Abuilder may pour the foundation and raise the roof, but only a seasoned architect can make your new house a home. Here it is important to understand the difference between a home designer and a professional architect. While a home designer is able to adjust a plan home for you and make design and furniture suggestions, he does not have the training to create complex or unique designs. Therefore, if you are building a new custom home or doing a major renovation, you will need to hire an architect. There are many aspects of an architect’s job. It’s not just the finished project’s aesthetics - you also need to consider how it will be constructed, what materials are to be used, and how the new space will be used. In building and renovating your new home, your architect will handle your floor plan design, decide product specifications for elements in your home, assist with zoning issues, and help choose elements that will impact the design. Making decisions about design prior to construction saves time and money. It goes without saying that good architectural design will make all the difference.
Architecture is a profession that enjoys tremendous respect. Architects create the overall aesthetic and look of home structures. However, it is generally believed that when an architect has been in practice for a long time, there is a danger of his work becoming stereotypical, no longer holding the element of innovation and surprise.
Not so in this case: Anjum Pervez has been in practice for 25 years and is one of the most sought after architects in the country. While his broad repertoire includes public buildings, entertainment centres, hospitals, banks and offices, he is known for his design of high-end private residences.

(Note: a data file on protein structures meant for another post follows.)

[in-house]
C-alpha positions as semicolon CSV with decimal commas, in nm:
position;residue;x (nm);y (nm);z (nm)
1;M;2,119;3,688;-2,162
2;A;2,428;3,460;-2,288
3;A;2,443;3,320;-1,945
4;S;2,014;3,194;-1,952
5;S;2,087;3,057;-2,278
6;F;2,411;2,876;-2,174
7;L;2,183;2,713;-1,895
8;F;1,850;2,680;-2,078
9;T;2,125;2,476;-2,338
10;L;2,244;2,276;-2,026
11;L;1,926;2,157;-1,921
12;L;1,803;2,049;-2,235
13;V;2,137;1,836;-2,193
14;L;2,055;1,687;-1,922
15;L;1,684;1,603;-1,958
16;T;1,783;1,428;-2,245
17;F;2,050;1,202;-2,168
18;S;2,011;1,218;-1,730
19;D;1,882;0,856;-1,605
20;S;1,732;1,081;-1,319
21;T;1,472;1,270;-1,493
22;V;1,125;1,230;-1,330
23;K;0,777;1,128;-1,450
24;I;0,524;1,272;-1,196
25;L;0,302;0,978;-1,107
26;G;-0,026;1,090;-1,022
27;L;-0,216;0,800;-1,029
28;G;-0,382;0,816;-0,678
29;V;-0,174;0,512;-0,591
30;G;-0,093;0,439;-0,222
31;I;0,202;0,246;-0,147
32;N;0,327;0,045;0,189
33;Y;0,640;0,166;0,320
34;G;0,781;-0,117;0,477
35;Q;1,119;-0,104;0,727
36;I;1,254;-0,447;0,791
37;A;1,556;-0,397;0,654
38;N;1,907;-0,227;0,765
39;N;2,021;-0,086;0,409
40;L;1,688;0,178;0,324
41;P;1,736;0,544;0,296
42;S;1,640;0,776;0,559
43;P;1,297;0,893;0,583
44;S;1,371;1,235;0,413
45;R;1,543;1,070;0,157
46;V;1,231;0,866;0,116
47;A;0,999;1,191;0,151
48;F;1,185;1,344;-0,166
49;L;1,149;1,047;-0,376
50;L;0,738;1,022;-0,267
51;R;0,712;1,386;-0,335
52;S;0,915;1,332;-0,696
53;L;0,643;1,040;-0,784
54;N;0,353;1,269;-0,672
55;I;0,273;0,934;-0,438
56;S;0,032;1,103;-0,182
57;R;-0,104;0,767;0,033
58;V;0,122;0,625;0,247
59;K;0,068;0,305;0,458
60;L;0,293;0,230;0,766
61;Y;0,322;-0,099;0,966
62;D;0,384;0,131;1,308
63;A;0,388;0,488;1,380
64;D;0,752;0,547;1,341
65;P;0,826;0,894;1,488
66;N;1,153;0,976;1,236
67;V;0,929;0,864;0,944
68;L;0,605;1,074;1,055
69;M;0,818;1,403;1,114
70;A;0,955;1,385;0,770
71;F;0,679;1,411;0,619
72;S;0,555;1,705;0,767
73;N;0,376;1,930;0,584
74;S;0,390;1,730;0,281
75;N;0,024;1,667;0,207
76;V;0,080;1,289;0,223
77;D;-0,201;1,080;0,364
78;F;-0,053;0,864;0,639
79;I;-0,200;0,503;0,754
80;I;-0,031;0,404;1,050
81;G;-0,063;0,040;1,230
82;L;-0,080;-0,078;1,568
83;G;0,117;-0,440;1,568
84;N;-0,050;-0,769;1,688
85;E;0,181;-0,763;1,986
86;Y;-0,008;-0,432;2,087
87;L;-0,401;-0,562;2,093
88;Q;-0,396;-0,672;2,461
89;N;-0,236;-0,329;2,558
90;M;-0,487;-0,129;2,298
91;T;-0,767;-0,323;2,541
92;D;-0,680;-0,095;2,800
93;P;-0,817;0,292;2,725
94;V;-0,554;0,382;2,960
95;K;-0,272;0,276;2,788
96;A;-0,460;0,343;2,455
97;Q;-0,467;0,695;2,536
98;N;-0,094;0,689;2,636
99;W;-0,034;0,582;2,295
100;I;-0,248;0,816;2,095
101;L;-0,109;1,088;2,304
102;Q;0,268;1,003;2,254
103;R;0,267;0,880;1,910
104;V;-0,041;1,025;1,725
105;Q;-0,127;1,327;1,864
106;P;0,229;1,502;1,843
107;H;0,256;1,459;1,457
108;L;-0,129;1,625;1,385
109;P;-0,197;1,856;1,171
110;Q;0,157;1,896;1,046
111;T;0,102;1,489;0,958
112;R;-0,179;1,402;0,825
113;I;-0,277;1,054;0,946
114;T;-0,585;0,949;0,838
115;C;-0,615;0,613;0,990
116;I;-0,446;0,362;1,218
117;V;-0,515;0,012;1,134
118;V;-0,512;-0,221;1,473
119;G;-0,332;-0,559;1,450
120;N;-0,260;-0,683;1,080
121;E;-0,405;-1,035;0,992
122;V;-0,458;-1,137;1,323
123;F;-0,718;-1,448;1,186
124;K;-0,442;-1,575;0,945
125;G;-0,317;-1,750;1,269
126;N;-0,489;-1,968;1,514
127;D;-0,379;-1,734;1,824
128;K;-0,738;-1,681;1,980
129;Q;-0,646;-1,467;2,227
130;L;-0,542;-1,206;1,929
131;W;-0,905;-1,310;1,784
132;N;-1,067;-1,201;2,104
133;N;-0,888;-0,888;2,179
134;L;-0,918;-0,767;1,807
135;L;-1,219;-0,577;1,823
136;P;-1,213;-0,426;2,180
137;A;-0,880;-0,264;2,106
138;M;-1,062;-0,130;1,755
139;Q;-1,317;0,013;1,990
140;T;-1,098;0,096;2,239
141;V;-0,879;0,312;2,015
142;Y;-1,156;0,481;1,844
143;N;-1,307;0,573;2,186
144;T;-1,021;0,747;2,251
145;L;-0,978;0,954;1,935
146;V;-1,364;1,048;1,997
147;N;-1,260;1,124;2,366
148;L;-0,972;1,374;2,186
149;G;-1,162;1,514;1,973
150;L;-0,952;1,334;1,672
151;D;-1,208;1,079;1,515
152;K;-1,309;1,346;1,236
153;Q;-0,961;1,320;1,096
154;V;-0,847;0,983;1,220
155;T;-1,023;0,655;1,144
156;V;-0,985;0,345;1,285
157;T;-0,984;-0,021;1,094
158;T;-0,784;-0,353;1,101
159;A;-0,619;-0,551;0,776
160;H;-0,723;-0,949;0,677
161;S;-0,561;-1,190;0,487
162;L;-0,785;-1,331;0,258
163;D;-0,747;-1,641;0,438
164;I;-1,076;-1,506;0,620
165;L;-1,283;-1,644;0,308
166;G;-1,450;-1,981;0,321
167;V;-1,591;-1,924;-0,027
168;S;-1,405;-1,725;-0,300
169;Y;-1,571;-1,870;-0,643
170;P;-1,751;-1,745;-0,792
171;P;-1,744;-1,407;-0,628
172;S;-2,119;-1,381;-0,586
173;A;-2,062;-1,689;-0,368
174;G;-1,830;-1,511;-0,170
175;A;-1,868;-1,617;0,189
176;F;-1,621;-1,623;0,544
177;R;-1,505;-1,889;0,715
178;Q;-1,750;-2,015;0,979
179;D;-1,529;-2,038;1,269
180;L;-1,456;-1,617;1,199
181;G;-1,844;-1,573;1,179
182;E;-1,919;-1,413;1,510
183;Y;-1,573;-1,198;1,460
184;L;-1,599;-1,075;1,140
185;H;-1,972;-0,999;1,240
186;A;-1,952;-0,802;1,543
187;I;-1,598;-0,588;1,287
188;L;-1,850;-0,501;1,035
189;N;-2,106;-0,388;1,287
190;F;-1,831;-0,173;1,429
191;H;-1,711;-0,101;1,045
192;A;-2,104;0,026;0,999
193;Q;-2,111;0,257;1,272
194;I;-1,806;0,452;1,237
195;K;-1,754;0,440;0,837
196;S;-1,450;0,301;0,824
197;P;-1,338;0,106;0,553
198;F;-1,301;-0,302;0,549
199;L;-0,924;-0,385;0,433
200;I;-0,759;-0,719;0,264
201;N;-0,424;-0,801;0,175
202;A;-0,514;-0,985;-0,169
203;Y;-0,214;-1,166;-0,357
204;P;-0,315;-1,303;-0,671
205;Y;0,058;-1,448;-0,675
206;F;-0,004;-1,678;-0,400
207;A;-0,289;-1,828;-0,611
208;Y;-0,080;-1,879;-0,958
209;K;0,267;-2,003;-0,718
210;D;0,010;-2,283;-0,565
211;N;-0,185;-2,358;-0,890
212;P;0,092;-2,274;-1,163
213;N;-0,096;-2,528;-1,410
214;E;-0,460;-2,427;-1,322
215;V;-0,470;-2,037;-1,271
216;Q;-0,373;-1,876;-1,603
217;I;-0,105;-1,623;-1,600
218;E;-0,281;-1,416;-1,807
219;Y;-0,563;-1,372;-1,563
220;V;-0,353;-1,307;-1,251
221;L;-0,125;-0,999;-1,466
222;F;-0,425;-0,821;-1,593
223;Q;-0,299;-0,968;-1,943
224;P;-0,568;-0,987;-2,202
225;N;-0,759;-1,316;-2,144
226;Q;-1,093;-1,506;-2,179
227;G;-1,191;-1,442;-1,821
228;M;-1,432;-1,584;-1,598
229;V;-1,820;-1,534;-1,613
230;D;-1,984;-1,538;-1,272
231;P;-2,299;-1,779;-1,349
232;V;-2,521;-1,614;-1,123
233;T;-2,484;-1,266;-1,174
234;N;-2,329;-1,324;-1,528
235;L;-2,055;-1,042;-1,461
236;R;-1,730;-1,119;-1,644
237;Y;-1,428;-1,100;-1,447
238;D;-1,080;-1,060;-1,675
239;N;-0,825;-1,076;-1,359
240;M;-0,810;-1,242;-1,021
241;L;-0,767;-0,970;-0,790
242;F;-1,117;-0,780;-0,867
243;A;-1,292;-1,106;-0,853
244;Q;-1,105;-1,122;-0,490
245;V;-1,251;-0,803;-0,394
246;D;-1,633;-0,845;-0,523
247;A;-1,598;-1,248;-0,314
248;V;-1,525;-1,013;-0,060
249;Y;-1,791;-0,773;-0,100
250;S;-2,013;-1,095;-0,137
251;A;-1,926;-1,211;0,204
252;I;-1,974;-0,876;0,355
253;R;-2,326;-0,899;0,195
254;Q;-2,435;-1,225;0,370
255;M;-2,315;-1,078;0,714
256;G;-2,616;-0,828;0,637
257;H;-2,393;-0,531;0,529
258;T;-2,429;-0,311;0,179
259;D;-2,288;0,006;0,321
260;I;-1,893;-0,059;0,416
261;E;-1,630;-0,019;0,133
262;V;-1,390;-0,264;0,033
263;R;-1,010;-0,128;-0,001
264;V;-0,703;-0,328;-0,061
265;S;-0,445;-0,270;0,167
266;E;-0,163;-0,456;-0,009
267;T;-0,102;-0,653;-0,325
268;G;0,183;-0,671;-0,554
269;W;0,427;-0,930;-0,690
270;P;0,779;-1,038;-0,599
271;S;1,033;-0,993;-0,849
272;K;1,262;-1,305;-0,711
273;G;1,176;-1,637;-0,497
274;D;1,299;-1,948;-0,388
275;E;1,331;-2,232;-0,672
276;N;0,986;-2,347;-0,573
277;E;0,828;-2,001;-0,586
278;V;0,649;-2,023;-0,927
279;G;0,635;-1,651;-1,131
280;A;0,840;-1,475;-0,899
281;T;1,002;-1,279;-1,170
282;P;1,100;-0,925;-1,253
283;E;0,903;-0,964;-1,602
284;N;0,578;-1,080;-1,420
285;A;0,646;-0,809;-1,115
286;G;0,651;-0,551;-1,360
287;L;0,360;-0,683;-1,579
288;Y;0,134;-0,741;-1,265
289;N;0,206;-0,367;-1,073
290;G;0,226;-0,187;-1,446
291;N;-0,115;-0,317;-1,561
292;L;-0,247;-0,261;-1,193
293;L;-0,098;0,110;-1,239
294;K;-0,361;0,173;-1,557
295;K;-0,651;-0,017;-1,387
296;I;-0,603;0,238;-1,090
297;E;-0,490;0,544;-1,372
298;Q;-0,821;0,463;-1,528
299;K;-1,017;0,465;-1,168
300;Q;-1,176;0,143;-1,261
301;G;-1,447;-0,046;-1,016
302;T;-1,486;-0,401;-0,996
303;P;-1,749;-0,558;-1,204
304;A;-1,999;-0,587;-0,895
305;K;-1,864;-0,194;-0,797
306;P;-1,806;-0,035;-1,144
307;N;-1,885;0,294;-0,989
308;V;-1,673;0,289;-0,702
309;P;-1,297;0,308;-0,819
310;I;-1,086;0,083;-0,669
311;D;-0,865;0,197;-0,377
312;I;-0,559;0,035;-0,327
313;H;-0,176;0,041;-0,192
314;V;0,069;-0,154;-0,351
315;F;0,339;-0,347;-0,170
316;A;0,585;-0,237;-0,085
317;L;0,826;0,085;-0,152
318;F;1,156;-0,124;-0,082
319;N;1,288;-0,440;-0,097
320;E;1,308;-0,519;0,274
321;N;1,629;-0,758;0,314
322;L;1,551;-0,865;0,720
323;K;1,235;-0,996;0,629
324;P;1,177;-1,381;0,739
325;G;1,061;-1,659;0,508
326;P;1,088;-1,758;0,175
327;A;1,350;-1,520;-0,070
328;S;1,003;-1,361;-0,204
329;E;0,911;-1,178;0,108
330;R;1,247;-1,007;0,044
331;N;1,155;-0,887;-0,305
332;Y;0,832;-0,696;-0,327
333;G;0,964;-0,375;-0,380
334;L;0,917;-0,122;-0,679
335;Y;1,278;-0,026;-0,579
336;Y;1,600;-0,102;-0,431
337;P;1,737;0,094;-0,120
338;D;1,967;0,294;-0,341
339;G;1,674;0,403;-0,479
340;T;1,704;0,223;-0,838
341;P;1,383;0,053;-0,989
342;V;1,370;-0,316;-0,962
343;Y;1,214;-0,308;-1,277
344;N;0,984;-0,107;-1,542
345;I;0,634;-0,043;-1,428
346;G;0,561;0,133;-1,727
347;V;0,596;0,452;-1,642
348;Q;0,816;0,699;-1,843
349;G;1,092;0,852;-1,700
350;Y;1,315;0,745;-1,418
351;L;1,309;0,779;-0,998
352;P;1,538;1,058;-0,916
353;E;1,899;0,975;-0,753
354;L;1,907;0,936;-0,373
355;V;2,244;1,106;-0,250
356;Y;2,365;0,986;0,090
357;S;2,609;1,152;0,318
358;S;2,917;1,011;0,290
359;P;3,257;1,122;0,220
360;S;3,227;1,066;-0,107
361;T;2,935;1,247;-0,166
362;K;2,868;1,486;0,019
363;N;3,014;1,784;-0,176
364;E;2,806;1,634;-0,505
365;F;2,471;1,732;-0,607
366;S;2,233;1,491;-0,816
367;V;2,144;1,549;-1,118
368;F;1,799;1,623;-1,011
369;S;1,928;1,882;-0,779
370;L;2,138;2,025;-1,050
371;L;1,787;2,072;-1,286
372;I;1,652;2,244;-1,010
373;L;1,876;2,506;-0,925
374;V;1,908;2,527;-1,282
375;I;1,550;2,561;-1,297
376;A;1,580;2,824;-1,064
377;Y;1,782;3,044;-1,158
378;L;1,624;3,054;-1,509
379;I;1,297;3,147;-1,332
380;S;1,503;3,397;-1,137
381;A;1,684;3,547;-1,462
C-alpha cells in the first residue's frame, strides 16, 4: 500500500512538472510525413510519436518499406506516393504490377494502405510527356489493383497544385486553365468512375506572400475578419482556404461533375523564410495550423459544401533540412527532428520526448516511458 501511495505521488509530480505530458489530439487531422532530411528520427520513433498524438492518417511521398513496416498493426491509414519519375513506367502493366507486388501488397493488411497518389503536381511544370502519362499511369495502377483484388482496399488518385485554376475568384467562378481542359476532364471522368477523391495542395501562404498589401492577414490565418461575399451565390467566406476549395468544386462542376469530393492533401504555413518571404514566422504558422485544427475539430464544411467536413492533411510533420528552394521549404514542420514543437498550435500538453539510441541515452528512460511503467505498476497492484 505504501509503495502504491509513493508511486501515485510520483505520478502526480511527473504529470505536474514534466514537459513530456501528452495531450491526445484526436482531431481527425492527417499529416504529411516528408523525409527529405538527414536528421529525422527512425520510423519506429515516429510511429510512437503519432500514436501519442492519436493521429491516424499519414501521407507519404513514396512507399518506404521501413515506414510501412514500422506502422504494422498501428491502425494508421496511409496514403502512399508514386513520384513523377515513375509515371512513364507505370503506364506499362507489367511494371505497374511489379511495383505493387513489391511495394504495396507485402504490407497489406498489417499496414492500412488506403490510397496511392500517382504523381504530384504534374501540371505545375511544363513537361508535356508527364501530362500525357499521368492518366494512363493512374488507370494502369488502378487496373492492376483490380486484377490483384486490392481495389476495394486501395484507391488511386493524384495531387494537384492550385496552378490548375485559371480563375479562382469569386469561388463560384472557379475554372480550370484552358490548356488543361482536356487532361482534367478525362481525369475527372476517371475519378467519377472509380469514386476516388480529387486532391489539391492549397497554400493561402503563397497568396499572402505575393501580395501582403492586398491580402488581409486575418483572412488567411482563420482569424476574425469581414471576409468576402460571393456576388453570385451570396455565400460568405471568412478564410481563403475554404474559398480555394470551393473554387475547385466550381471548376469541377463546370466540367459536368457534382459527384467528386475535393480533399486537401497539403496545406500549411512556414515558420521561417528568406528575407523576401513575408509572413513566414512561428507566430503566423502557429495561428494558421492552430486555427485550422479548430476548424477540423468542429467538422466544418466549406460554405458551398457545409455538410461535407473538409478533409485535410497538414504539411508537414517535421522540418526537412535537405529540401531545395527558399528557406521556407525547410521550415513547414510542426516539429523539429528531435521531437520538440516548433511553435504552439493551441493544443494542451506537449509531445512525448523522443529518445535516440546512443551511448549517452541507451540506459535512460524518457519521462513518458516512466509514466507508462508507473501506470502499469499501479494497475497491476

With this in mind, we recently visited two houses designed by Anjum Pervez, to experience the approach he adopts in resolving not just design and planning problems but the individual whims and dreams of his clients. Both residences have a similar programme: Six bedrooms, a swimming pool and pretty much the same accommodation and covered area, but here the similarities end!
For the sake of brevity we will call them House A and House B. House A has a rustic, low level, pitched roof structure with textured surfaces and earthly colours. Whereas House B has a modern, contemporary structure with white and grey finishes, shiny tiled floors and highly polished wood and glass balustrades.
However, the differences are not in just the finishes and details, the entire concept, the entire feel of the places are totally different. House A has intimate courtyards accessed through wrought iron gates and picture windows looking into the landscaped side gardens, while House B has vast indoor foyers, introverted views and skylight lit atrium.
Even the way you approach and enter the houses is different, whereas the entry to House A is through a narrow, stone paved walkway, House B has a grand elevated platform sided by a massive planter.
Then there are clearly marked differences in interiors too. House A has chunky wooden balconies and rafters in comparison to House B which has straight, louvered terrace railings. One finds small, intimate powder room in House A and a futuristic, mirrored powder room in House B.
After you have looked at the two houses it is quite hard to believe that it was the same person that came up with two such diverse solutions to an almost similar program of requirements and demands.
When you mention all this to Anjum he smiles thoughtfully “You see, I am a dream merchant, my clients come to me for the interpretation of a dream they have, an idea, a wish list. My job is to assist them in achieving that dream in a way that is educated, functionally workable and technically sound. I do not see it as my place to instruct them on what sort of life they should live and what sort of aesthetic preferences they should have”.
“So what does your house look like?” I ask.
“It’s not been built yet,” He says.
“Okay, what will it look like?”
“You will find out,” he smiles again.